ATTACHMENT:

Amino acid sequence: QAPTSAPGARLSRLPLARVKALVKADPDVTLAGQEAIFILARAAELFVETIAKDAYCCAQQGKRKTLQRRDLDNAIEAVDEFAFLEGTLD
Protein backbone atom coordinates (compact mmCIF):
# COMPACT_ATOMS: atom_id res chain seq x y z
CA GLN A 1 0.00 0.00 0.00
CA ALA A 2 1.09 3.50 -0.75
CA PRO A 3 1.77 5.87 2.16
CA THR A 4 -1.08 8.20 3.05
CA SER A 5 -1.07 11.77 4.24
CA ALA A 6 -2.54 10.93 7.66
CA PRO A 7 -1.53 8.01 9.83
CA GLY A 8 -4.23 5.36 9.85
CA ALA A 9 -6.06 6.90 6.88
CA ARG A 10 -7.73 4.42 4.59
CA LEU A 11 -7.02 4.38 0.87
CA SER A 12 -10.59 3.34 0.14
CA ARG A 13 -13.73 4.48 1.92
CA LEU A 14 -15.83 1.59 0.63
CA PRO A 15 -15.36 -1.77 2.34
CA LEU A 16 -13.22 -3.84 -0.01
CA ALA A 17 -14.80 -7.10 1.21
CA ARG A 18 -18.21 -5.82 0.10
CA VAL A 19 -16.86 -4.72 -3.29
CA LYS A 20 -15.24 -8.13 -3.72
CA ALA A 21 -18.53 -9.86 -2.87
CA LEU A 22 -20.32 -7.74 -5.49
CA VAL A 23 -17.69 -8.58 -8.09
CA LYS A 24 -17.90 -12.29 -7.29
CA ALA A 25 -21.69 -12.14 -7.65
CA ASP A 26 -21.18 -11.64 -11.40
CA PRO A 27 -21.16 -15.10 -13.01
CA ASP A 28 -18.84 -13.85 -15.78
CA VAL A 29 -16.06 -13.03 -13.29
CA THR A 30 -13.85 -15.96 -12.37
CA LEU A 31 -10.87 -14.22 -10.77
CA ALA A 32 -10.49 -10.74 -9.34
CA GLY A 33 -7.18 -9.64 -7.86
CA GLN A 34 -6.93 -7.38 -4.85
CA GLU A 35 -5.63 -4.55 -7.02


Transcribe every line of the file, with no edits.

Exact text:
Amino acid sequence: QAPTSAPGARLSRLPLARVKALVKADPDVTLAGQEAIFILARAAELFVETIAKDAYCCAQQGKRKTLQRRDLDNAIEAVDEFAFLEGTLD
Protein backbone atom coordinates (compact mmCIF):
# COMPACT_ATOMS: atom_id res chain seq x y z
CA GLN A 1 0.00 0.00 0.00
CA ALA A 2 1.09 3.50 -0.75
CA PRO A 3 1.77 5.87 2.16
CA THR A 4 -1.08 8.20 3.05
CA SER A 5 -1.07 11.77 4.24
CA ALA A 6 -2.54 10.93 7.66
CA PRO A 7 -1.53 8.01 9.83
CA GLY A 8 -4.23 5.36 9.85
CA ALA A 9 -6.06 6.90 6.88
CA ARG A 10 -7.73 4.42 4.59
CA LEU A 11 -7.02 4.38 0.87
CA SER A 12 -10.59 3.34 0.14
CA ARG A 13 -13.73 4.48 1.92
CA LEU A 14 -15.83 1.59 0.63
CA PRO A 15 -15.36 -1.77 2.34
CA LEU A 16 -13.22 -3.84 -0.01
CA ALA A 17 -14.80 -7.10 1.21
CA ARG A 18 -18.21 -5.82 0.10
CA VAL A 19 -16.86 -4.72 -3.29
CA LYS A 20 -15.24 -8.13 -3.72
CA ALA A 21 -18.53 -9.86 -2.87
CA LEU A 22 -20.32 -7.74 -5.49
CA VAL A 23 -17.69 -8.58 -8.09
CA LYS A 24 -17.90 -12.29 -7.29
CA ALA A 25 -21.69 -12.14 -7.65
CA ASP A 26 -21.18 -11.64 -11.40
CA PRO A 27 -21.16 -15.10 -13.01
CA ASP A 28 -18.84 -13.85 -15.78
CA VAL A 29 -16.06 -13.03 -13.29
CA THR A 30 -13.85 -15.96 -12.37
CA LEU A 31 -10.87 -14.22 -10.77
CA ALA A 32 -10.49 -10.74 -9.34
CA GLY A 33 -7.18 -9.64 -7.86
CA GLN A 34 -6.93 -7.38 -4.85
CA GLU A 35 -5.63 -4.55 -7.02